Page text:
Domus Nova, 5th floor
St. Olavs plass 5 (map)
In April more than 30 people were killed by a chemical weapon attack in Syria. Despite clear evidence that serious international crimes have been committed, and despite numerous calls to hold those responsible to account, the international criminal justice system seems, at present at least, to be impotent.
Female foreign fighters are framed as delusional, emotionally unstable, and naïve jihadi brides in search of a husband. This narrative can be dangerous, explains Ester Strømmen at PluriCourts.
On the 21st of September, PluriCourts, with generous funding from the Norwegian Research Council and Lovsamlingsfondet, brought together young researchers from around the world for the first postgraduate colloquium on the frontiers of international environmental law. Topics from the creation of a court for the environment, to prosecuting the crime of ecocide at the ICC, to the legal consequences of space debris were discussed.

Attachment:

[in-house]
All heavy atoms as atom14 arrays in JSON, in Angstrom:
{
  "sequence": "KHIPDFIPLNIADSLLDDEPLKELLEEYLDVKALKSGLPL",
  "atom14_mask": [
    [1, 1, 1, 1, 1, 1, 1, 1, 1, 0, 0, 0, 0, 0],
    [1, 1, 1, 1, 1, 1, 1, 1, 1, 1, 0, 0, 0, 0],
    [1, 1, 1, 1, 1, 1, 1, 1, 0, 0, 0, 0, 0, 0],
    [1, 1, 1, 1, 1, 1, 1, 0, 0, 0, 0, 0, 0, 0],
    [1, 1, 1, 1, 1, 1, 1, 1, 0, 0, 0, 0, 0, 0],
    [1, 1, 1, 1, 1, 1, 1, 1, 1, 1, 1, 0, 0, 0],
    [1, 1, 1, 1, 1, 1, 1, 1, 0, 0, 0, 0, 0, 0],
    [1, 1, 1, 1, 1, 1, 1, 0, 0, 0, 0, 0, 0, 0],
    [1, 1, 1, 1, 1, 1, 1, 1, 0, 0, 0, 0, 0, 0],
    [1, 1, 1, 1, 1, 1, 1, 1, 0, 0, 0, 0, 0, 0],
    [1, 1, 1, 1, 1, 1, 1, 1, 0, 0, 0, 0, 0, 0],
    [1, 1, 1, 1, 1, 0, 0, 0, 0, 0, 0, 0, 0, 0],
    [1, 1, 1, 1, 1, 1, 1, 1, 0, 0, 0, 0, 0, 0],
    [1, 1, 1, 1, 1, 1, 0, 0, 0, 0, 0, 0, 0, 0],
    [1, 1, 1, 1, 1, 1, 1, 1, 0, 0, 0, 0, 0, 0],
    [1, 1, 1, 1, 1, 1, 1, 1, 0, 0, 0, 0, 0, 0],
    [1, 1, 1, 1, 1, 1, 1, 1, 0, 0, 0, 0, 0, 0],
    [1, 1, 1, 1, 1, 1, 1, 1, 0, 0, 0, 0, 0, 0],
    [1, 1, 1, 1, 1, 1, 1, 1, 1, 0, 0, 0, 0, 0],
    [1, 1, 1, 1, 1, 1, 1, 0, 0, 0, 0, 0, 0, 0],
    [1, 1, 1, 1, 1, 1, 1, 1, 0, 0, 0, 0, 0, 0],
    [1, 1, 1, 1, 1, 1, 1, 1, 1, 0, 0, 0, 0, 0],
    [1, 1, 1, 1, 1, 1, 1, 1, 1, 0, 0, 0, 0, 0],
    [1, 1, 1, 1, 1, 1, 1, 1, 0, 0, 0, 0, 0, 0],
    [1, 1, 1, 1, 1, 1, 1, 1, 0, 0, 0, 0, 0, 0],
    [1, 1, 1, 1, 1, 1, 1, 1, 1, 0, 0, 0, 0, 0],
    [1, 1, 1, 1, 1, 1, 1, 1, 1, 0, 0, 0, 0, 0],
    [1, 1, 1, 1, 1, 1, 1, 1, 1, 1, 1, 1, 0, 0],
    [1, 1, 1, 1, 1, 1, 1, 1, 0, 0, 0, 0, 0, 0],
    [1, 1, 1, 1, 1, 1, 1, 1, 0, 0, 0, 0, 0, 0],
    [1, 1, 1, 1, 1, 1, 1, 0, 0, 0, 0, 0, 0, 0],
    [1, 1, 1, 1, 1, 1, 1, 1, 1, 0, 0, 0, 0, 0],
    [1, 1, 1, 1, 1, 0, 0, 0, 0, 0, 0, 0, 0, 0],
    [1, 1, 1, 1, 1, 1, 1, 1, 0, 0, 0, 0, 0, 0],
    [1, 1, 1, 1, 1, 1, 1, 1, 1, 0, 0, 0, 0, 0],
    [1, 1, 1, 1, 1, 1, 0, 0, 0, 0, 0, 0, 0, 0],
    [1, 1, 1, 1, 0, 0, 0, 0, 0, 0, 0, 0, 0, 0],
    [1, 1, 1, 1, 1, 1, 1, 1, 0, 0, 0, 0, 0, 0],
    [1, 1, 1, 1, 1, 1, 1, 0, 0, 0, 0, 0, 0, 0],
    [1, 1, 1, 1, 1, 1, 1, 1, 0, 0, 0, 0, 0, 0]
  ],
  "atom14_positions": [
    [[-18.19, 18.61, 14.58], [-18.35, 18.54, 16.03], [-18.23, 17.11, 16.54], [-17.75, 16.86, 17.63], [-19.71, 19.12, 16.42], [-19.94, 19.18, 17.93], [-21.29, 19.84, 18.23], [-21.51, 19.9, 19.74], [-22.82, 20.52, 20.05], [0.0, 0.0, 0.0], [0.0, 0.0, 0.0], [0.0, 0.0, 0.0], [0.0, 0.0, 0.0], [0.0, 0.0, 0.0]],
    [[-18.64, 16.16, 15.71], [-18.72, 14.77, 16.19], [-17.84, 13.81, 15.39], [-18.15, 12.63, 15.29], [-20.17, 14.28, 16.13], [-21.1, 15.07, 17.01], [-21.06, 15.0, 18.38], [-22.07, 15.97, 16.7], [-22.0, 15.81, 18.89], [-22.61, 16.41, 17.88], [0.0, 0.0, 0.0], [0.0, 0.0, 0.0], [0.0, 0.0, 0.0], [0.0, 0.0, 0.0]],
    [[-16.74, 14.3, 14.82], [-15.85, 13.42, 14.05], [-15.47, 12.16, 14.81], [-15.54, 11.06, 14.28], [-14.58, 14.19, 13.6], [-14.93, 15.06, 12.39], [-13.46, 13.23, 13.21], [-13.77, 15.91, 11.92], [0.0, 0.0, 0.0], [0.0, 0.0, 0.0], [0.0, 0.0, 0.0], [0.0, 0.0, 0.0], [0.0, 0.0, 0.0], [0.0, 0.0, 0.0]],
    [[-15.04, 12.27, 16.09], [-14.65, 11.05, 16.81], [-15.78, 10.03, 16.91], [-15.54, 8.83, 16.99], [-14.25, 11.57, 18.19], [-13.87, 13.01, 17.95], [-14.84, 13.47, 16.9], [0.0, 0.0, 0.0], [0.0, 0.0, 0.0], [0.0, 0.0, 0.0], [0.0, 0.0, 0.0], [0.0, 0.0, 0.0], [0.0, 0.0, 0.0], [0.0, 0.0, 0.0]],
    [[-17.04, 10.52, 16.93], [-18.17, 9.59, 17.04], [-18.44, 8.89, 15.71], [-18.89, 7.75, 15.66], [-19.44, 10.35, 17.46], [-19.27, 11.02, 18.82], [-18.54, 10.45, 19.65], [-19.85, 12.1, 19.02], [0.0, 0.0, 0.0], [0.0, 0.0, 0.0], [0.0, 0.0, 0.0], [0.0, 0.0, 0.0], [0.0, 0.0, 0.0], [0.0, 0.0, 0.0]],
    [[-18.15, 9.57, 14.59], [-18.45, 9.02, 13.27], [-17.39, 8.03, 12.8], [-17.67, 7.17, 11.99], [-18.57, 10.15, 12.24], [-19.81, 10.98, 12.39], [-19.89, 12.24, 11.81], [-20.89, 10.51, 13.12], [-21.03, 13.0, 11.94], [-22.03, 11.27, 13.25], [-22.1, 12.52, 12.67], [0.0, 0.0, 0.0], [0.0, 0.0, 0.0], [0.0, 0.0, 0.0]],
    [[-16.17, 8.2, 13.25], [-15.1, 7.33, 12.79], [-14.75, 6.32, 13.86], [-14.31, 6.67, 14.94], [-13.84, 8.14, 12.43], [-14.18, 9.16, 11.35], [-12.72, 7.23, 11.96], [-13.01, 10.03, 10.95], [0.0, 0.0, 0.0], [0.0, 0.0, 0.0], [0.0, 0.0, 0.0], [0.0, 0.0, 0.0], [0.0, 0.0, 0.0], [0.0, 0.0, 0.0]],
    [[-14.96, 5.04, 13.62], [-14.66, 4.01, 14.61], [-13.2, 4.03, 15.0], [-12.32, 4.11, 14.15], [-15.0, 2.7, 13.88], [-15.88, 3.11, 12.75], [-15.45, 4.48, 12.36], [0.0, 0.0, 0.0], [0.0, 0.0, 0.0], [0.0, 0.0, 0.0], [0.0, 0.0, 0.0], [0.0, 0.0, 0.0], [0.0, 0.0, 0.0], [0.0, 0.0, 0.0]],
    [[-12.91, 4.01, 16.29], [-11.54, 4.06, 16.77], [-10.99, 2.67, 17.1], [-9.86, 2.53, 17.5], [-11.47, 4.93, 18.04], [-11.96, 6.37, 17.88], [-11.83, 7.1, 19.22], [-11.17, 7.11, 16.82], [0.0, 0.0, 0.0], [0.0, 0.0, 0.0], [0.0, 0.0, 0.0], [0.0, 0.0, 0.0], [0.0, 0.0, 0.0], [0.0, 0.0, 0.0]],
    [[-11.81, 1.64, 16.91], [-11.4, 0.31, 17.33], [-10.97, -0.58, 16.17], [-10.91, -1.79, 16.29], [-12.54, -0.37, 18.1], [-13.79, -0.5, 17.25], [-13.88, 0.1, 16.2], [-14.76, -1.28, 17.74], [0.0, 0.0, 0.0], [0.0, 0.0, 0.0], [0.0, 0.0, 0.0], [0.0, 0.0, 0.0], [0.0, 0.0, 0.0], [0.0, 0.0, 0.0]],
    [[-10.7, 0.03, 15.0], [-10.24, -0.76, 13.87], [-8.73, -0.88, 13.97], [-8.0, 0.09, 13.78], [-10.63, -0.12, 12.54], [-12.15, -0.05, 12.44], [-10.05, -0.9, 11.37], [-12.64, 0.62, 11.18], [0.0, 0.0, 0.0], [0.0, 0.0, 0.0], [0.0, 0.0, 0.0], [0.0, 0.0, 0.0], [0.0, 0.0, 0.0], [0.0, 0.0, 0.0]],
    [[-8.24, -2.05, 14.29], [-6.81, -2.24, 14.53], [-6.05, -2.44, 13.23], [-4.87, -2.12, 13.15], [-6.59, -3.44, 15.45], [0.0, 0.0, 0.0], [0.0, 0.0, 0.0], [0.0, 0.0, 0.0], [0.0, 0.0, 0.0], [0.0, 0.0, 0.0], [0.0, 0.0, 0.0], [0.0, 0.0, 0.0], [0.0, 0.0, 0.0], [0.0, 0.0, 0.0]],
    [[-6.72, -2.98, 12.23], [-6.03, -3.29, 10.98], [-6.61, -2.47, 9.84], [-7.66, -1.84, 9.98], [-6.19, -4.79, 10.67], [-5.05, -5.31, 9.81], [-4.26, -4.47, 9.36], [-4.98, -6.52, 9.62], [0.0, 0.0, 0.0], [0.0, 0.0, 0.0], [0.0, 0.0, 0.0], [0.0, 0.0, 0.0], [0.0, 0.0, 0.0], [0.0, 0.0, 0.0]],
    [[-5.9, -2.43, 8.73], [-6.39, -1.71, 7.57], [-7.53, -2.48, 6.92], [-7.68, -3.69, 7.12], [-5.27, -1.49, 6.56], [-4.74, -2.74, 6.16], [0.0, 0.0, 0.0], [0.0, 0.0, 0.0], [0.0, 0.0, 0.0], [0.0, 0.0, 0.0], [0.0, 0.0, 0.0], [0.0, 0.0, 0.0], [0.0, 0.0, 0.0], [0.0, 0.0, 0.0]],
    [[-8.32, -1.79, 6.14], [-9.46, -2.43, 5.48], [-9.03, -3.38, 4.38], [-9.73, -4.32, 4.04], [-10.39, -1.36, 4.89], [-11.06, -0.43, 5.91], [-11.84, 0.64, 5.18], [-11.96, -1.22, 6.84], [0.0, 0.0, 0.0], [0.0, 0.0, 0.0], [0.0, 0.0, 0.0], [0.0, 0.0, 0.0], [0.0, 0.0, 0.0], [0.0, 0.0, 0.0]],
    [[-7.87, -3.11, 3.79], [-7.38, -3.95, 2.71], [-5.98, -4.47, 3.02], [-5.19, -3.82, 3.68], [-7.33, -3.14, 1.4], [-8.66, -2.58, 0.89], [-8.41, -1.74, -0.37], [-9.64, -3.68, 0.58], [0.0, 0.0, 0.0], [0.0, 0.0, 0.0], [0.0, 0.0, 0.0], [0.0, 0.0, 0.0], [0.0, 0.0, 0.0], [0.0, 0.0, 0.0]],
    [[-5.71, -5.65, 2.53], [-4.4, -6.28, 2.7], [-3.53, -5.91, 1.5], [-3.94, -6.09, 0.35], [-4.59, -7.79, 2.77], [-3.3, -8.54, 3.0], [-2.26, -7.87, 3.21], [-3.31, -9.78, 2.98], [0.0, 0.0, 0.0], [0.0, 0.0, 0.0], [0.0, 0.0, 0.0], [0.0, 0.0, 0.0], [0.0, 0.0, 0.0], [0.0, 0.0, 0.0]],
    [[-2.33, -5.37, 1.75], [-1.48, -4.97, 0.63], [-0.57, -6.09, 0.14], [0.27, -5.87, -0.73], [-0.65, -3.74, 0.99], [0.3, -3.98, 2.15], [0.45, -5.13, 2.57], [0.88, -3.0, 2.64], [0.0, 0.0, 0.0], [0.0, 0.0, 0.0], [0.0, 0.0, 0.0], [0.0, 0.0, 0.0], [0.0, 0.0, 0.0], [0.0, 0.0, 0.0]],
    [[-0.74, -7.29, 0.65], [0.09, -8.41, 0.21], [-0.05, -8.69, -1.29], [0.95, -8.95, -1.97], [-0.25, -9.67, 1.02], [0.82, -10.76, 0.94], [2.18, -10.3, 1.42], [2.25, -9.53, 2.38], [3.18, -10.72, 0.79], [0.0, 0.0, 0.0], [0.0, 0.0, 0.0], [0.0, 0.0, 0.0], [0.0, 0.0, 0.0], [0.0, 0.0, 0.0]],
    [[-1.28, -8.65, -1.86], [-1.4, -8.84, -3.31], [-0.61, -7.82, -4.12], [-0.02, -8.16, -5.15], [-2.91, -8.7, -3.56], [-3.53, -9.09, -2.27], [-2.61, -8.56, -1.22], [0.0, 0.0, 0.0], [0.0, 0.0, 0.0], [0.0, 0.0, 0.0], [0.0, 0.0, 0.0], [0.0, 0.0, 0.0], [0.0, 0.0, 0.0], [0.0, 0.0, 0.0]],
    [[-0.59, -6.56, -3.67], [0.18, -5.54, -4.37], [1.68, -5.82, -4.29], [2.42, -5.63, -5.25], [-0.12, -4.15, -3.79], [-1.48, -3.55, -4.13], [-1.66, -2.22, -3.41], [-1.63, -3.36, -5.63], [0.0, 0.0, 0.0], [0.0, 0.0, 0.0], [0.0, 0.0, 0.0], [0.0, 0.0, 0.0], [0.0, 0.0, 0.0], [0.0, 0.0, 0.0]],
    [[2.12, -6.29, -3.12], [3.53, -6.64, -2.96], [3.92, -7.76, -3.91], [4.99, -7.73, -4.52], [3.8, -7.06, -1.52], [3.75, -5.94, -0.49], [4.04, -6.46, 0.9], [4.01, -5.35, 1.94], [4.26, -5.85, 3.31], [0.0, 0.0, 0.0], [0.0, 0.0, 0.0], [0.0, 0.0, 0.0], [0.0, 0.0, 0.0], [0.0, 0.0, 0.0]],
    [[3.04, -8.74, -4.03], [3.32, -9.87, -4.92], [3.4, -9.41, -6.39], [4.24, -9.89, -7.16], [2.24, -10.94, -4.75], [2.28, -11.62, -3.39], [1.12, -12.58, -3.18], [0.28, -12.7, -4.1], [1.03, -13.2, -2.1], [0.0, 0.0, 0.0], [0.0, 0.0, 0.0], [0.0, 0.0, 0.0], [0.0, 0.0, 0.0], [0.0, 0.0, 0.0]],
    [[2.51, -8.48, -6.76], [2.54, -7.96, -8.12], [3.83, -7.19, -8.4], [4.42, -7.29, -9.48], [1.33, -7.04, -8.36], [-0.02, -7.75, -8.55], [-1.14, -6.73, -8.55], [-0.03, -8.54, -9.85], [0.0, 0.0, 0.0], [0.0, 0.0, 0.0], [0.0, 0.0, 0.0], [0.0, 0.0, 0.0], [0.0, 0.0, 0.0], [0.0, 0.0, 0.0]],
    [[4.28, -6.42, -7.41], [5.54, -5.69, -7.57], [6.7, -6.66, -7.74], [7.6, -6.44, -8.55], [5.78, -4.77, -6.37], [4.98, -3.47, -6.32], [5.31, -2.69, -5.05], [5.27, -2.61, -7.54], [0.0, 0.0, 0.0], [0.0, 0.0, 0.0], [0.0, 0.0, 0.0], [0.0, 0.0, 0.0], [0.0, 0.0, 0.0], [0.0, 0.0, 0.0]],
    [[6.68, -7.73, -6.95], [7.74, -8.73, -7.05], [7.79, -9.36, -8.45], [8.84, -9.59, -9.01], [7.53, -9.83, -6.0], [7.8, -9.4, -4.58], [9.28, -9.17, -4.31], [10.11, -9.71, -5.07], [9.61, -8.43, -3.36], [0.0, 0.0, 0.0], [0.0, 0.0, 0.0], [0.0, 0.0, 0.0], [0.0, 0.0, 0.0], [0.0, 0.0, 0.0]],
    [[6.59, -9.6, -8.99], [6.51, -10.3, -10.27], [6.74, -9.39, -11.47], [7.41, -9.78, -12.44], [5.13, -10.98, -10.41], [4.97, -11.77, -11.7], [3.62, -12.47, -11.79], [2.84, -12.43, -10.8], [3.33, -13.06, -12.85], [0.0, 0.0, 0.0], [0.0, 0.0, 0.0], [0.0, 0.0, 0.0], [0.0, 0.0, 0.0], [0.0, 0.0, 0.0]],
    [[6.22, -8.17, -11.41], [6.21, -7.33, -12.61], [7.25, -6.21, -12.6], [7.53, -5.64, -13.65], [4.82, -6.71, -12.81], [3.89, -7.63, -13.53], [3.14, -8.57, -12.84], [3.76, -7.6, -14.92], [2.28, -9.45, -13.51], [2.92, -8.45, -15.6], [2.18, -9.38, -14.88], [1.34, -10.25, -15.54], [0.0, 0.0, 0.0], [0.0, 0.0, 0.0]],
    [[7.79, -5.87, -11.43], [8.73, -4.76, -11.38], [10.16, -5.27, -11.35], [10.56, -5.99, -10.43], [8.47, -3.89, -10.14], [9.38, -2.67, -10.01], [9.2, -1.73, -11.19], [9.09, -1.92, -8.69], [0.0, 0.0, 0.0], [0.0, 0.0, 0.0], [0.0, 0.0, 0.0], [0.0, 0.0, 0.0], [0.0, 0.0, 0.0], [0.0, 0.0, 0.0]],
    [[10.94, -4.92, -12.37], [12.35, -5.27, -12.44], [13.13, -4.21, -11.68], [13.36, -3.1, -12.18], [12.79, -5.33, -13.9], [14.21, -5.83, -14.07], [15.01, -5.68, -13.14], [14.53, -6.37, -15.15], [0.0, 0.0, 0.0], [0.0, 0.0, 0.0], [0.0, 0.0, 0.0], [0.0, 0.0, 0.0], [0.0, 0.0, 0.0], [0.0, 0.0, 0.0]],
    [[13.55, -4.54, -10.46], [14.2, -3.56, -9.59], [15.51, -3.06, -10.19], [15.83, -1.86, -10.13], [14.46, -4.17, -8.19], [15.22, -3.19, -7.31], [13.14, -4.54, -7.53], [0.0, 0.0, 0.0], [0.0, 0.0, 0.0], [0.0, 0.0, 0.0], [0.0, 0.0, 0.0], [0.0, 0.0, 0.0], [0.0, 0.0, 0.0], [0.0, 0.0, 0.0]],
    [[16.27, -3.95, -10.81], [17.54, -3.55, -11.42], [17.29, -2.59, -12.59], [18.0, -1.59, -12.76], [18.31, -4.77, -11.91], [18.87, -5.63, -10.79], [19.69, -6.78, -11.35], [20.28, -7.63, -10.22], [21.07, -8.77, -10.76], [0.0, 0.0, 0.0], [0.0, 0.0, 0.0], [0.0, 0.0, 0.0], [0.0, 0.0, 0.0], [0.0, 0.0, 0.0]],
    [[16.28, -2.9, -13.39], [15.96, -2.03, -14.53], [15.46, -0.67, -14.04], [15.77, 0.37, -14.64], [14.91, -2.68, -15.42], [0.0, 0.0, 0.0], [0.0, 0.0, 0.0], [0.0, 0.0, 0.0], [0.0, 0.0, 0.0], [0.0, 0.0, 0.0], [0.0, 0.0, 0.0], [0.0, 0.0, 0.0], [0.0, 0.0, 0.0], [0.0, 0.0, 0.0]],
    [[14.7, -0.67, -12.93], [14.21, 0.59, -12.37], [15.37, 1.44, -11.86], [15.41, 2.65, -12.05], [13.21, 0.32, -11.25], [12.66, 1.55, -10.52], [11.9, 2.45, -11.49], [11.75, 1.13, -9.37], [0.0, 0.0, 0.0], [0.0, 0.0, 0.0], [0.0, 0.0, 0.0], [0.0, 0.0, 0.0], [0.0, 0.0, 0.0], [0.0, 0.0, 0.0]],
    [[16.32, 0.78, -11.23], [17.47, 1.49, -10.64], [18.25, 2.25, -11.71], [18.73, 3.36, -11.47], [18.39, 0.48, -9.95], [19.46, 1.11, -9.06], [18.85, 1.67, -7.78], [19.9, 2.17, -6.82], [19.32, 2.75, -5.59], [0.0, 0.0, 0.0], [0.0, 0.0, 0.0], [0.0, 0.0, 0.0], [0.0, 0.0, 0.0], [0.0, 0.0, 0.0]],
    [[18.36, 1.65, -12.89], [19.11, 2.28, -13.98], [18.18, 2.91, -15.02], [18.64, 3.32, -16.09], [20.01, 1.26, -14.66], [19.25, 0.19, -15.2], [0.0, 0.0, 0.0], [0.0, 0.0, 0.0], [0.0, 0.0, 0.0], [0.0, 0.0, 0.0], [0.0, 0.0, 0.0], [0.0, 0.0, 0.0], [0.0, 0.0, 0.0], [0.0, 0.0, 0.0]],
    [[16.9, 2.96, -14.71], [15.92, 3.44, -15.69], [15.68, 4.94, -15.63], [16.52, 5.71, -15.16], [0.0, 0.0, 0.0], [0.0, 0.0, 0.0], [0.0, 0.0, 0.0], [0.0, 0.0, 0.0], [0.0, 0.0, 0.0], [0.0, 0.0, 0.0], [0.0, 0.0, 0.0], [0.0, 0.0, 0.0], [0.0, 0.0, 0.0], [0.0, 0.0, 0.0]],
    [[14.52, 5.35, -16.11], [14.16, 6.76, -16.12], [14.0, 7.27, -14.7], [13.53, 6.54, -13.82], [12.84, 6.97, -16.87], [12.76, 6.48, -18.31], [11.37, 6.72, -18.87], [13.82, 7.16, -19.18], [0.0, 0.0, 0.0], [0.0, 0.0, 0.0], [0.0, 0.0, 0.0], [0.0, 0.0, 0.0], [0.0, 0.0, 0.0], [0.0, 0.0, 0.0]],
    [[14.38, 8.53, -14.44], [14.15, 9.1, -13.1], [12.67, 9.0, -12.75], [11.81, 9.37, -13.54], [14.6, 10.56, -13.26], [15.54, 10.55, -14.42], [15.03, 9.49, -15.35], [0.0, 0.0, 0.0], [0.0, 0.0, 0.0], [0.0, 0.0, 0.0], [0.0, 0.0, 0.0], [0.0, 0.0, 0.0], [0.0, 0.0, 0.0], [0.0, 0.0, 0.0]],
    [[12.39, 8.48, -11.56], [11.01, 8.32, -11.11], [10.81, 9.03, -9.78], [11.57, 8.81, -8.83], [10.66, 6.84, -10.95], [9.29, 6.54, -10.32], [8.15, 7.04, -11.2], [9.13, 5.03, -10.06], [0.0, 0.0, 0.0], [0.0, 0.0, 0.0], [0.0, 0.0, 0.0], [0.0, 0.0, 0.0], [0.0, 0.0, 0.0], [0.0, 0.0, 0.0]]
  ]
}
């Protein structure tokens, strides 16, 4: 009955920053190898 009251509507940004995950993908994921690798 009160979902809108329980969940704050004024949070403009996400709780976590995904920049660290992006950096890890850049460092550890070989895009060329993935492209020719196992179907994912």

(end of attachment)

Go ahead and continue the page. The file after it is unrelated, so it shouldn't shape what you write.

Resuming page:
This workshop will bring together scholars of philosophy, political theory and legal theory who study one or more regional and international courts and tribunals (ICs).
PluriCourts seminar with Fulbright scholar Jacqueline McAllister.
Research assistant at PluriCourts, Ester Strømmen, discussed her work on 'Jihadi Brides' on Norwegian National Radio - NRK P2 - Verdibørsen.
PluriCourts is happy to welcome Jacqueline McAllister, Assistant Professor of Political Science at Kenyon College, as a Fulbright fellow for the academic year 2017/18. McAllister will join the international criminal law team.
International Criminal Law lunch with Professor Jeremy Sarkin (University of South Africa, Pretoria, and NOVA University Lisbon, Portugal) on the planned international criminal law Chamber at the African Court of Justice and Human Rights.